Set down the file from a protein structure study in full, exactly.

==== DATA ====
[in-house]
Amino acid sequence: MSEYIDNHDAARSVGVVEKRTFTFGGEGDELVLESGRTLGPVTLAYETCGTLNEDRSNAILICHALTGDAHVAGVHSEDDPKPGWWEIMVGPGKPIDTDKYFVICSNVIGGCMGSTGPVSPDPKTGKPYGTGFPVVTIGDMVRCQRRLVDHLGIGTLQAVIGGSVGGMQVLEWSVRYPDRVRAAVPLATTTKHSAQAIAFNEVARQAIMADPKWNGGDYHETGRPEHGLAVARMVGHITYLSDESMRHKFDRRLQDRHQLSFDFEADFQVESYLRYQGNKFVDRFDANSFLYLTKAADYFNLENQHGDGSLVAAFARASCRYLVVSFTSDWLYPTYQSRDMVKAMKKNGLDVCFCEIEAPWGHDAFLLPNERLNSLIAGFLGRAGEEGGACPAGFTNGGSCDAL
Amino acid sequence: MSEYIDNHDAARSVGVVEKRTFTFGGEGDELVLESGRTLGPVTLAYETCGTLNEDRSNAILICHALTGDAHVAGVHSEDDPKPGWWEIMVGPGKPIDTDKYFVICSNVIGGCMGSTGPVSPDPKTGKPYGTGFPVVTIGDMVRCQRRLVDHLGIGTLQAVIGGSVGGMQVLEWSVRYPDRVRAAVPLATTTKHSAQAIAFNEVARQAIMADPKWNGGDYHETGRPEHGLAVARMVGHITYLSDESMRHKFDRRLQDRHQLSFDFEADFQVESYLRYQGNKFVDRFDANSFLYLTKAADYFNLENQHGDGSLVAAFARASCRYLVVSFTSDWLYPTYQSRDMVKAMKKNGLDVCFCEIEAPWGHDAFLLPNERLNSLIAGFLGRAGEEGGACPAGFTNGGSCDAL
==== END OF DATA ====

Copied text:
[in-house]
Amino acid sequence: MSEYIDNHDAARSVGVVEKRTFTFGGEGDELVLESGRTLGPVTLAYETCGTLNEDRSNAILICHALTGDAHVAGVHSEDDPKPGWWEIMVGPGKPIDTDKYFVICSNVIGGCMGSTGPVSPDPKTGKPYGTGFPVVTIGDMVRCQRRLVDHLGIGTLQAVIGGSVGGMQVLEWSVRYPDRVRAAVPLATTTKHSAQAIAFNEVARQAIMADPKWNGGDYHETGRPEHGLAVARMVGHITYLSDESMRHKFDRRLQDRHQLSFDFEADFQVESYLRYQGNKFVDRFDANSFLYLTKAADYFNLENQHGDGSLVAAFARASCRYLVVSFTSDWLYPTYQSRDMVKAMKKNGLDVCFCEIEAPWGHDAFLLPNERLNSLIAGFLGRAGEEGGACPAGFTNGGSCDAL
Amino acid sequence: MSEYIDNHDAARSVGVVEKRTFTFGGEGDELVLESGRTLGPVTLAYETCGTLNEDRSNAILICHALTGDAHVAGVHSEDDPKPGWWEIMVGPGKPIDTDKYFVICSNVIGGCMGSTGPVSPDPKTGKPYGTGFPVVTIGDMVRCQRRLVDHLGIGTLQAVIGGSVGGMQVLEWSVRYPDRVRAAVPLATTTKHSAQAIAFNEVARQAIMADPKWNGGDYHETGRPEHGLAVARMVGHITYLSDESMRHKFDRRLQDRHQLSFDFEADFQVESYLRYQGNKFVDRFDANSFLYLTKAADYFNLENQHGDGSLVAAFARASCRYLVVSFTSDWLYPTYQSRDMVKAMKKNGLDVCFCEIEAPWGHDAFLLPNERLNSLIAGFLGRAGEEGGACPAGFTNGGSCDAL